Home pregnancy tests are among the most popular diagnostic home tests on the market. These tests detect the presence of human chorionic gonadotropin (hCG), a hormone the body makes during pregnancy. If used correctly, these urine pregnancy tests are very sensitive, often claiming to have 99 percent accuracy. However, in some cases these tests provide false-positive or false-negative results. In addition, there are less common reasons -- outside of a healthy pregnancy -- when hCG may appear in the urine.
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Pregnancy hCG Levels
For a fertilized egg to stay viable, the embryo needs to travel down the Fallopian tube, into the uterus, and implant in the uterine wall. At this time, hCG levels surge and become detectable in the blood. In fact, blood tests can detect the presence and levels of hCG as early as 8 days after conception. However, it takes a few more days for this hormone to appear in the urine, where the presence, but not the amount, can be measured with a home pregnancy test. In the early weeks of pregnancy, hCG levels increase quickly, by about 50 percent per day, peaking by the 10th week of pregnancy. Since hCG levels increase predictably with pregnancy, and decrease with pregnancy loss, this hormone is commonly checked with hCG blood tests to monitor the health of the pregnancy.
Home Pregnancy Testing
Most home pregnancy tests can accurately detect hCG, and pregnancy, if the urine is tested at least 14 days after conception, or around the time the period is due. Some tests are more sensitive, and can detect a pregnancy a few days earlier, and some are less sensitive, so it's important to read the package directions. A negative test may sometimes provide inaccurate results, however, even if the test is completed and interpreted correctly. For example, testing too soon after conception, when hCG levels are not high enough, or testing urine that is very dilute can lead to false negative test results.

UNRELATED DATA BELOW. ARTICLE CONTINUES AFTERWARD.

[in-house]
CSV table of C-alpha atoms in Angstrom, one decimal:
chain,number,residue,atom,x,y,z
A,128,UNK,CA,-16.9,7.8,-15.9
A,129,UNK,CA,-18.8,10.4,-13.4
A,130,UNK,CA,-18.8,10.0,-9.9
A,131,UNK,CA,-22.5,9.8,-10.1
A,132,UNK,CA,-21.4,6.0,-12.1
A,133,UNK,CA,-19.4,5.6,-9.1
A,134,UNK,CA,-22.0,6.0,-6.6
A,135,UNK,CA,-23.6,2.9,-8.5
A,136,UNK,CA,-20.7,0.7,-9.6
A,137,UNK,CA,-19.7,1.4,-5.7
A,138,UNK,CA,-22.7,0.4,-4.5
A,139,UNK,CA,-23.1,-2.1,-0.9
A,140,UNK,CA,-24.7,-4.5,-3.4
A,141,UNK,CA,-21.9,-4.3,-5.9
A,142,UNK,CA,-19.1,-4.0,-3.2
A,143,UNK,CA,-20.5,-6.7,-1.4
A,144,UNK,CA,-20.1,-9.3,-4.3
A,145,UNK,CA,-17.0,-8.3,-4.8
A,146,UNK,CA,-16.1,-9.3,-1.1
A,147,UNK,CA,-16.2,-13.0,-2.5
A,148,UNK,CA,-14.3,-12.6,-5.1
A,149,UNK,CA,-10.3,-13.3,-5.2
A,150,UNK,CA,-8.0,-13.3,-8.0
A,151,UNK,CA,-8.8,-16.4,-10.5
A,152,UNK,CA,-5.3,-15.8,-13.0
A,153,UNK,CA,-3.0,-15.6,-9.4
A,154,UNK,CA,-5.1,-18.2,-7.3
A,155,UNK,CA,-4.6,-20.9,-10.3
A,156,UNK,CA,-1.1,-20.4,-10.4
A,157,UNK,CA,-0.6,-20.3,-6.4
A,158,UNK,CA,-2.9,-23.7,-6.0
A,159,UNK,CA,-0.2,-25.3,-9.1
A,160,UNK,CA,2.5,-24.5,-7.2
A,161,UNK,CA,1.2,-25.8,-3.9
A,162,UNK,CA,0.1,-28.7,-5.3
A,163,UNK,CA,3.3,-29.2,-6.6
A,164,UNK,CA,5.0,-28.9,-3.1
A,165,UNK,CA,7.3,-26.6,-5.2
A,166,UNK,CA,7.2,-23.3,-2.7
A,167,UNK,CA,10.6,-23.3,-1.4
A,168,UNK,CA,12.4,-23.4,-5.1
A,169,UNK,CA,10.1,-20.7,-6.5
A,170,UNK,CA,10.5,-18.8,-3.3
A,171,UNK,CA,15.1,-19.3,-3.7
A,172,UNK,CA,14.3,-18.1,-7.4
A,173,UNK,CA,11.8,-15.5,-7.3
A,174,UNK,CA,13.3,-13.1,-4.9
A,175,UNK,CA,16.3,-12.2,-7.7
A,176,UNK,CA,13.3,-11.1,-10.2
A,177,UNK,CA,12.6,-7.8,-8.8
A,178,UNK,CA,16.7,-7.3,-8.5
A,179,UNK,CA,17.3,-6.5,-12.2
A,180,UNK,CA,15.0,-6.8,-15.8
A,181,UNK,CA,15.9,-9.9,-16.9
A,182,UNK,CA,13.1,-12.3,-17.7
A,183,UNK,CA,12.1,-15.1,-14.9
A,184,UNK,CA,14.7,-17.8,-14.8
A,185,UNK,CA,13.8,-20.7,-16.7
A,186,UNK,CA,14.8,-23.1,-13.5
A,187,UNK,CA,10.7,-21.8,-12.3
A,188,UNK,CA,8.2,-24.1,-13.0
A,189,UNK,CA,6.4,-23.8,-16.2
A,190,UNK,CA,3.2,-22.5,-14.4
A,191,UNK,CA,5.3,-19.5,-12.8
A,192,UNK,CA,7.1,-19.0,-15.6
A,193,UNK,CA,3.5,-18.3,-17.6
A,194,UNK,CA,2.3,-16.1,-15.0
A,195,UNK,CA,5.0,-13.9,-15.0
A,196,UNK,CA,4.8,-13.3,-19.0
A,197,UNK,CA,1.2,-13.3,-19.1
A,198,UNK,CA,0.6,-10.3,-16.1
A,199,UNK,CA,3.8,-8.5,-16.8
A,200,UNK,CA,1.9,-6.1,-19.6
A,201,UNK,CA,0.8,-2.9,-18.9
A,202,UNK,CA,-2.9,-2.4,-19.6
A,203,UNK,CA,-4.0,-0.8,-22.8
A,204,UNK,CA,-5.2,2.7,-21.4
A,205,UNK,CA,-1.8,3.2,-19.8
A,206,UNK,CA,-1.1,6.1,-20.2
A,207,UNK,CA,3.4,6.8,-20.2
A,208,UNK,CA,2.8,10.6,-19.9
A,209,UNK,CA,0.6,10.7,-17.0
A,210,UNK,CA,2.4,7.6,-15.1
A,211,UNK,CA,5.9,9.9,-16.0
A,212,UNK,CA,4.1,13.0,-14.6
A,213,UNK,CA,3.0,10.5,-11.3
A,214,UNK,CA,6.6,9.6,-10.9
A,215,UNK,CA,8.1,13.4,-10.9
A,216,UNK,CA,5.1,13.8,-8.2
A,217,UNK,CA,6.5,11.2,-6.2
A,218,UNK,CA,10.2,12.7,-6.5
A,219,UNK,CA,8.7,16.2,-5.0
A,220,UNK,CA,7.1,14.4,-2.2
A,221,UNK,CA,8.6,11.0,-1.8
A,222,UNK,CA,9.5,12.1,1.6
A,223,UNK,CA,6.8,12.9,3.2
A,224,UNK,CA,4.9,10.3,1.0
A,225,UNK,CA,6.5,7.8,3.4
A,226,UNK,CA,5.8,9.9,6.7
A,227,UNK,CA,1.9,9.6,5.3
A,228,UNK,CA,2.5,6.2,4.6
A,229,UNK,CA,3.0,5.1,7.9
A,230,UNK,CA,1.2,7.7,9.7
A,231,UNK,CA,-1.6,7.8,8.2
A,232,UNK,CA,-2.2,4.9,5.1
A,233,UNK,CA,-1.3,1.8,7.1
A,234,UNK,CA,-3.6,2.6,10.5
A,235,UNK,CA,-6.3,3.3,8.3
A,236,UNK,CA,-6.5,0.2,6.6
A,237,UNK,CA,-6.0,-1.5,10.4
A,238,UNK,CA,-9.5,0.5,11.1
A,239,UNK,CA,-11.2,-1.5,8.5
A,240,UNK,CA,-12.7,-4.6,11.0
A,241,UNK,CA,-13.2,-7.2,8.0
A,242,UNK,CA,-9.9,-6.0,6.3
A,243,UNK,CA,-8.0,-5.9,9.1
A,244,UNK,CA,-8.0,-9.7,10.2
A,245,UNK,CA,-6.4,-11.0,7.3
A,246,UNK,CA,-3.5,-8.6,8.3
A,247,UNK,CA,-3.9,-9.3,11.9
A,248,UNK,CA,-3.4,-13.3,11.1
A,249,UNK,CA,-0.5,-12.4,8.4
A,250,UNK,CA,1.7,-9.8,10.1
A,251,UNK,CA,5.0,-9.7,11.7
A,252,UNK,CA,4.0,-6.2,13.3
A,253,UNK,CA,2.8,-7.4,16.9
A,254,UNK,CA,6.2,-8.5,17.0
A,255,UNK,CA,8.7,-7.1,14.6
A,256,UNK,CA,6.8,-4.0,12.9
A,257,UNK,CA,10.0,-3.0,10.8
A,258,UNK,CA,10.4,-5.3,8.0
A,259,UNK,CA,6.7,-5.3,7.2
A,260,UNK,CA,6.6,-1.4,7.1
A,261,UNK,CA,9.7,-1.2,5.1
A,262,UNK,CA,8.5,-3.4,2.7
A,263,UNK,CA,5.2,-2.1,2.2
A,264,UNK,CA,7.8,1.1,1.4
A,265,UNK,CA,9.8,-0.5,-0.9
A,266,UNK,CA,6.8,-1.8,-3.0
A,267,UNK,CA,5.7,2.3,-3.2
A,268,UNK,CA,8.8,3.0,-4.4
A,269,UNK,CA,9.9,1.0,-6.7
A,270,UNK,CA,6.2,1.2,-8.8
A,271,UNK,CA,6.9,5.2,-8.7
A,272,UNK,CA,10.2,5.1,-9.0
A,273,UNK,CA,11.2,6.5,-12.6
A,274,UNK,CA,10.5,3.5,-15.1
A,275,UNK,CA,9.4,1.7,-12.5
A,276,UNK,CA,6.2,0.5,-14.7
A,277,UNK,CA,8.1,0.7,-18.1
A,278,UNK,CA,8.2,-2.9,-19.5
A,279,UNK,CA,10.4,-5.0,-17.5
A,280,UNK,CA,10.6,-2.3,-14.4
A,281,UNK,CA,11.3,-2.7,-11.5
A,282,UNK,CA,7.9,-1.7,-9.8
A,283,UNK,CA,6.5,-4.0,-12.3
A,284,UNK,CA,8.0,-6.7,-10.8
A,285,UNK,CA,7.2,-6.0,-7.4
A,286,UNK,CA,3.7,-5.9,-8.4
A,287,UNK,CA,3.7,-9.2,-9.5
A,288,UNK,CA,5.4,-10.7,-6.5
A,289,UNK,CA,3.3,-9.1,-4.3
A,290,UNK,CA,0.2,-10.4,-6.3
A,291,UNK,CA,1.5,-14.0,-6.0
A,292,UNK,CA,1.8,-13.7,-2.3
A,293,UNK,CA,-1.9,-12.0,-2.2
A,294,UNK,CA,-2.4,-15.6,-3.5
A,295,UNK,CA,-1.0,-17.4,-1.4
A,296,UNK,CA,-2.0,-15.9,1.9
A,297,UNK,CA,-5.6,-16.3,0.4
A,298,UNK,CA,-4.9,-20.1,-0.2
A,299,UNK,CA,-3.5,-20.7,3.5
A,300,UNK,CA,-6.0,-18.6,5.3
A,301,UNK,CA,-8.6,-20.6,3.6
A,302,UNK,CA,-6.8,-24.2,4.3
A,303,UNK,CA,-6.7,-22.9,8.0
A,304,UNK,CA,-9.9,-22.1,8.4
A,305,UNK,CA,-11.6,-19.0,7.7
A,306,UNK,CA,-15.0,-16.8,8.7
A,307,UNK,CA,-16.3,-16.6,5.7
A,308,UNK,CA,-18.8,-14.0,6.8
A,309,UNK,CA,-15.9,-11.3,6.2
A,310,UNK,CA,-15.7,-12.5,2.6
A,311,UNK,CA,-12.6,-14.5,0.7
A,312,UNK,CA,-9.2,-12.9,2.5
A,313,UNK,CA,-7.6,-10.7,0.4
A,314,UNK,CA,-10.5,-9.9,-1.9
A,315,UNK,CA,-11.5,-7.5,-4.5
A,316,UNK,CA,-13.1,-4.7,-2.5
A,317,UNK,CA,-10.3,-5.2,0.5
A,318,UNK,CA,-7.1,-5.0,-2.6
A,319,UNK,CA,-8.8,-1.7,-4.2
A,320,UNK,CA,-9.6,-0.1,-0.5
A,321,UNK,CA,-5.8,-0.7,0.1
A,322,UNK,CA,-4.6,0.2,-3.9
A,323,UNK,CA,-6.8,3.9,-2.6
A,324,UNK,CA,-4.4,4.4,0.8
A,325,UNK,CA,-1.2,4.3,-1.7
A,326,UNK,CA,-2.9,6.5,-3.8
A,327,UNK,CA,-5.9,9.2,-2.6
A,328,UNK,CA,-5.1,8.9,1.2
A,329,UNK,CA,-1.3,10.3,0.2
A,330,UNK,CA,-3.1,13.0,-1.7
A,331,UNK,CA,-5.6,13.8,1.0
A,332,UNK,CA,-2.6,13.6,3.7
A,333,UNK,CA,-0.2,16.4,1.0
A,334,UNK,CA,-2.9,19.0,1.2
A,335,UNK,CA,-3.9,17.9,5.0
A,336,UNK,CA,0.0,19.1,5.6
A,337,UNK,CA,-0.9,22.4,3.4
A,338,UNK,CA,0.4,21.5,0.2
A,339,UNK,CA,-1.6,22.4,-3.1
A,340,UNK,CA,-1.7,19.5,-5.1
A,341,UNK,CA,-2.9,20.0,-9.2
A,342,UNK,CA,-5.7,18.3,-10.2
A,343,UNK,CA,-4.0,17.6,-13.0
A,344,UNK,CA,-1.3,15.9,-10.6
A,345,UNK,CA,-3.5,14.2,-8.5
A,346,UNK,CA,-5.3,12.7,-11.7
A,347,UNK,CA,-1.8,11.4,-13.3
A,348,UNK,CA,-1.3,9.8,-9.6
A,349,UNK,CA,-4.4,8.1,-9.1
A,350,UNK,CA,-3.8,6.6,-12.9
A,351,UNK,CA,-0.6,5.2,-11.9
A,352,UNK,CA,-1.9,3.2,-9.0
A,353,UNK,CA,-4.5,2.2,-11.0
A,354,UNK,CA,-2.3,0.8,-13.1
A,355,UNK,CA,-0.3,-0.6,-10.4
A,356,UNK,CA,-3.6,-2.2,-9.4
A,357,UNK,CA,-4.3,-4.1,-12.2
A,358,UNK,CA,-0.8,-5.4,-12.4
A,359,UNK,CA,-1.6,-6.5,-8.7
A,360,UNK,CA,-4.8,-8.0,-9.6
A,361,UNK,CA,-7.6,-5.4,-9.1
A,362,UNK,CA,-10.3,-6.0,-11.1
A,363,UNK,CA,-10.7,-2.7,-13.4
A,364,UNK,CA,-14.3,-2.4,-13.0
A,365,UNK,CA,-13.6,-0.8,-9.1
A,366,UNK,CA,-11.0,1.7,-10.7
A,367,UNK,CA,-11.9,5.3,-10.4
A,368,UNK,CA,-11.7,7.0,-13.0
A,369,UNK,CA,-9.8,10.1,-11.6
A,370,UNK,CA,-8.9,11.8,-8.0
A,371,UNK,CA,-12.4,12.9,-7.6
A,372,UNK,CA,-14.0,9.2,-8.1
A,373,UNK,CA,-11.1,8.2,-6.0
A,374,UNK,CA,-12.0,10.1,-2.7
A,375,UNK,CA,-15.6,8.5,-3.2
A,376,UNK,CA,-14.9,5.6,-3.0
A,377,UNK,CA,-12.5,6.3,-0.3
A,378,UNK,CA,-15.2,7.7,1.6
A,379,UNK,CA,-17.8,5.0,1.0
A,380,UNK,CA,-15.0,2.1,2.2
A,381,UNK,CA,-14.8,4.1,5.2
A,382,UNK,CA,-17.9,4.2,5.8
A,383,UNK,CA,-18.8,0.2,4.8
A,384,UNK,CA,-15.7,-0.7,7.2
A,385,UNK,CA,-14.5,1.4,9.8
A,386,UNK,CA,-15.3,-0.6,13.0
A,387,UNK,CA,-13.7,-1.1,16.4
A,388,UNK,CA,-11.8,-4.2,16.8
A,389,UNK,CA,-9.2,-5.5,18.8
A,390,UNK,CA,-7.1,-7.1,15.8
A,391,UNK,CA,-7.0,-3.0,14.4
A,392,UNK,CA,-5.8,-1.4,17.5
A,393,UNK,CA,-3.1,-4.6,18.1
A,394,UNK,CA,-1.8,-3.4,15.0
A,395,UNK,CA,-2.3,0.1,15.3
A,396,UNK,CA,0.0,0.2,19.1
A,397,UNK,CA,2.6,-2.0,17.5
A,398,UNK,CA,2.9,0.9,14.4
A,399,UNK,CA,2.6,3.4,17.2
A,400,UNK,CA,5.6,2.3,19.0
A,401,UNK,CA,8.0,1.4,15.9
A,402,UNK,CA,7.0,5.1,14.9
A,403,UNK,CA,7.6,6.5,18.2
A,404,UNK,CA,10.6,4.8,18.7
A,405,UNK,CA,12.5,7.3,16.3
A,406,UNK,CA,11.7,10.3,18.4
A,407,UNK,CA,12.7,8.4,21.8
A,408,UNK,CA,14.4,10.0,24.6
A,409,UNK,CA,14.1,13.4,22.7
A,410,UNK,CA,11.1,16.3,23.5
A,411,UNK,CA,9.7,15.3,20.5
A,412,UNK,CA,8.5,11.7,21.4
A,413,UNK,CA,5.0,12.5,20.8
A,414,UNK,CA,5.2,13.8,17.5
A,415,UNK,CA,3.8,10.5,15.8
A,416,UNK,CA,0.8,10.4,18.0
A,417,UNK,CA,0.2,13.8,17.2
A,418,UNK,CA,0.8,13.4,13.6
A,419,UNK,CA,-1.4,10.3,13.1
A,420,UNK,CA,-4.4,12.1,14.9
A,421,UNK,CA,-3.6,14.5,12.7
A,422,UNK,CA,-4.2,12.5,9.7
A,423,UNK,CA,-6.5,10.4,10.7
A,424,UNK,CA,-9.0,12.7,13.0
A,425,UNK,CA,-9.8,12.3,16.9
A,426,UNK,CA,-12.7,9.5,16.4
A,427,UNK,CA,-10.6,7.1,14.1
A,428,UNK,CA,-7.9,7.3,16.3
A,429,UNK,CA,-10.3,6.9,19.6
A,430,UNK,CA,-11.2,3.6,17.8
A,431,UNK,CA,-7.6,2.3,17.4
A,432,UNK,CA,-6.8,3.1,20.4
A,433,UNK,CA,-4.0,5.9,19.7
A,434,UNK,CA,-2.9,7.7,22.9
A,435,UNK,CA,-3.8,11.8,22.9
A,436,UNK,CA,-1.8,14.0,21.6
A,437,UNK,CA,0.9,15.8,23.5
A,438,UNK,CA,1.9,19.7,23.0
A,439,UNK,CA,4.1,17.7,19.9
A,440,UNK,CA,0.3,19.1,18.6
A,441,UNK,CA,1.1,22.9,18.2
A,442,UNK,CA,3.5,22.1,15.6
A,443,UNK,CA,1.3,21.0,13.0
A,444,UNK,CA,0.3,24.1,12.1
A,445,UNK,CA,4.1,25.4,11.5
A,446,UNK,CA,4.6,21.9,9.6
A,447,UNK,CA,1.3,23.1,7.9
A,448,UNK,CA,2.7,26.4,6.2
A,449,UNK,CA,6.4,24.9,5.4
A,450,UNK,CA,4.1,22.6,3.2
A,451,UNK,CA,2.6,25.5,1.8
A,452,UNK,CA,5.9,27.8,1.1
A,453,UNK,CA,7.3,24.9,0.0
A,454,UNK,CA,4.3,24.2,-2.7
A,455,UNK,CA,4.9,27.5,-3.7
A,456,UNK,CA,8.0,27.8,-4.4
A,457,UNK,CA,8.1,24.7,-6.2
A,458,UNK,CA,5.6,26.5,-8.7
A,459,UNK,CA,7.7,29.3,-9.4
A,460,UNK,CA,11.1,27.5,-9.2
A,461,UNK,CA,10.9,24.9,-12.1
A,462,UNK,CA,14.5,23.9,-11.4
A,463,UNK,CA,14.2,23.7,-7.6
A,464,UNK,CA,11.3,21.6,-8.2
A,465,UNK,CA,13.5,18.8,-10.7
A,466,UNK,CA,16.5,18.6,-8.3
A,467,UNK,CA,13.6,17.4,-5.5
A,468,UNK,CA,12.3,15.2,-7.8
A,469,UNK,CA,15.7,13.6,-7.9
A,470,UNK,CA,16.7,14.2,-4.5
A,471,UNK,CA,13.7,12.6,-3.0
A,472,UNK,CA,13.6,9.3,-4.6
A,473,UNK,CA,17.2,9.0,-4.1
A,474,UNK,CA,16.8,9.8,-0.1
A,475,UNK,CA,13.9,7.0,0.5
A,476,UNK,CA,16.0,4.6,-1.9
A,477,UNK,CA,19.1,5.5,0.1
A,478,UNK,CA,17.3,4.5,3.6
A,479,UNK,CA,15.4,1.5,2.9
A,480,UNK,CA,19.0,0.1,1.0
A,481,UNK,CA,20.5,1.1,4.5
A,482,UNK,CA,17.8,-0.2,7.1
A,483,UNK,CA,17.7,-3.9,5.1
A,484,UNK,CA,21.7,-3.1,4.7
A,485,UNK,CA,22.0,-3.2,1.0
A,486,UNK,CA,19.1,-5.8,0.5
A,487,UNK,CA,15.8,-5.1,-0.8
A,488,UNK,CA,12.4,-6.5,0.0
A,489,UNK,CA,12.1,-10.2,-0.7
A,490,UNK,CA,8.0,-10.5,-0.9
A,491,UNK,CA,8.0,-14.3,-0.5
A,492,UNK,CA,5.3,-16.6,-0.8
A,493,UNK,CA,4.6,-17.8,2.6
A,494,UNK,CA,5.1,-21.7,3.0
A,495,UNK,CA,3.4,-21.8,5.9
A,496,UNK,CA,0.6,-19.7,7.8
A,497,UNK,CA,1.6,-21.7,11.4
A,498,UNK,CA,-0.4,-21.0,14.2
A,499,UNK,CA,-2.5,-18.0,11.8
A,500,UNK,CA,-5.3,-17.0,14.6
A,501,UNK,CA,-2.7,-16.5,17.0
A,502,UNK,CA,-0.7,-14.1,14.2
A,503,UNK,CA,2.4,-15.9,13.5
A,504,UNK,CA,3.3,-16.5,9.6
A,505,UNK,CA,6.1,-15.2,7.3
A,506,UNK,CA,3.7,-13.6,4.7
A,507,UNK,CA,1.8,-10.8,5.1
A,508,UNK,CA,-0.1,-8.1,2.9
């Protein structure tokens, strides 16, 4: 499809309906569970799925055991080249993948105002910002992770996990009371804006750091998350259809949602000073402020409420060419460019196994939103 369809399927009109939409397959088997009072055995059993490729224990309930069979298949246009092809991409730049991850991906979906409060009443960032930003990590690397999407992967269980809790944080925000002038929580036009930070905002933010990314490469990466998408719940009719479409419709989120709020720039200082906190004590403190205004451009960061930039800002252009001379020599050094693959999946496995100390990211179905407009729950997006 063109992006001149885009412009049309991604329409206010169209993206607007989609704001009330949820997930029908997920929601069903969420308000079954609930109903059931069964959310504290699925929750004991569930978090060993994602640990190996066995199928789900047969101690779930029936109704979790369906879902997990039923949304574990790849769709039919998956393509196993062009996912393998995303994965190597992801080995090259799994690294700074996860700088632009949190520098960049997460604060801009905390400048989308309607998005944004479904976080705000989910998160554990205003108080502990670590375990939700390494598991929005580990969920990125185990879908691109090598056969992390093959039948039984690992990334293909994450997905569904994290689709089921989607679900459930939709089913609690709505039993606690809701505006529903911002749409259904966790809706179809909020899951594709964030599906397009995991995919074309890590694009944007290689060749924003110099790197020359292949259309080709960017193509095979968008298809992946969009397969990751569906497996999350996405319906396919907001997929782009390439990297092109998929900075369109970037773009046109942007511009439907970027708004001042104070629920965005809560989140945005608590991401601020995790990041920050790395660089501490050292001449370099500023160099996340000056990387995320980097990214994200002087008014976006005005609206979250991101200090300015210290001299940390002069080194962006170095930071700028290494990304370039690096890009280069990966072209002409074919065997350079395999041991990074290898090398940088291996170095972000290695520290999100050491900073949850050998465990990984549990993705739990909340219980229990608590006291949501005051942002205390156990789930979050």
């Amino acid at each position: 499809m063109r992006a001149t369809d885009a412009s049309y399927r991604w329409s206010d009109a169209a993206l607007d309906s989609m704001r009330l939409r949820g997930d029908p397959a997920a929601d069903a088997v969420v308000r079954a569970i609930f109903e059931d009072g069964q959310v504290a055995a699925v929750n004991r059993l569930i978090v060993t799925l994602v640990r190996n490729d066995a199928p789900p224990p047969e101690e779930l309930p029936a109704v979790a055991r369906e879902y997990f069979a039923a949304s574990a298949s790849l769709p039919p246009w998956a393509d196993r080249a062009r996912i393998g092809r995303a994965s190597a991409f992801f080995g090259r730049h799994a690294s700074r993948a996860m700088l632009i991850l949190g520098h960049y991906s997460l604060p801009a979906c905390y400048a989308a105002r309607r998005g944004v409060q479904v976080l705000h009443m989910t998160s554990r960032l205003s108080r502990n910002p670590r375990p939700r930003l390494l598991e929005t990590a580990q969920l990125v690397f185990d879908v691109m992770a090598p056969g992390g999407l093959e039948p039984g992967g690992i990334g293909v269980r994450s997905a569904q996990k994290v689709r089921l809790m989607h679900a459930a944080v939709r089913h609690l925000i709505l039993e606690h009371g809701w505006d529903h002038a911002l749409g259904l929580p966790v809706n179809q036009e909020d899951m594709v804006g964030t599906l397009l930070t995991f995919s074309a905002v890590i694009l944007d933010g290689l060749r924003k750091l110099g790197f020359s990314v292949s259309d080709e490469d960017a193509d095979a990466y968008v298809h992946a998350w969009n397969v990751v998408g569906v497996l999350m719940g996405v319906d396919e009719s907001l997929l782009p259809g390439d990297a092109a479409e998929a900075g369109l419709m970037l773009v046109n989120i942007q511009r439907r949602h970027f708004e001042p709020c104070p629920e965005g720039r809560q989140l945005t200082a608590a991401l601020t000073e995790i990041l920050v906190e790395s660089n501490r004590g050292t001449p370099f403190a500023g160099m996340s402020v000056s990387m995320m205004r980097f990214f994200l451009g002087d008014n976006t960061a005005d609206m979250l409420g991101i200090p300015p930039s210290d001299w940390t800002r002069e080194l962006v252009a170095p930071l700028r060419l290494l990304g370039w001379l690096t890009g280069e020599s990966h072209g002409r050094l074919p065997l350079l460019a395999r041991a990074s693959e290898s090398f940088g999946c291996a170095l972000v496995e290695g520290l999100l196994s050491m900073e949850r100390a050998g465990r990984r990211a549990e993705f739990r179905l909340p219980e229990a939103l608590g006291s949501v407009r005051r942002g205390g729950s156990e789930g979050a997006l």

Other Reasons for hCG Production
The hormone hCG can be produced outside of pregnancy. For instance, hCG can be found in the blood and urine of menopausal women, although the levels are not usually high enough to be detected by home pregnancy tests. This hormone is also produced by molar pregnancies, which is a complication of pregnancy in which the baby doesn't develop and abnormal growth occurs, and in ectopic pregnancies, when the fertilized egg implants outside the uterus -- underscoring the importance of seeing a doctor after a positive home pregnancy test. Rarely, the presence of hCG is related to the presence of cancer, particularly those that originate from an egg or sperm.
Most often, the reason to check for the presence of hCG in the urine is to test for pregnancy. If a home urine test is positive for pregnancy, its important to see a doctor to confirm the pregnancy and receive essential prenatal care. In the uncommon situations where hCG is present in the absence of pregnancy, it's important to see a doctor for more specific hCG blood tests and a medical workup. Also see a doctor if a home urine pregnancy test is negative, but signs and symptoms of pregnancy are present.
Reviewed by Kay Peck, MPH RD
REFERENCES & RESOURCES
- Geburtshilfe and Frauenheilkunde: Strips of Hope: Accuracy of Home Pregnancy Tests and New Developments
- Mosby's Diagnostic and Laboratory Test Reference; Kathleen Pagana, et al.
- U.S. Food and Drug Administration: Pregnancy
- International Journal of Molecular Sciences: hCG: Biological Functions and Clinical Applications
- PubMed Health: HCG in Urine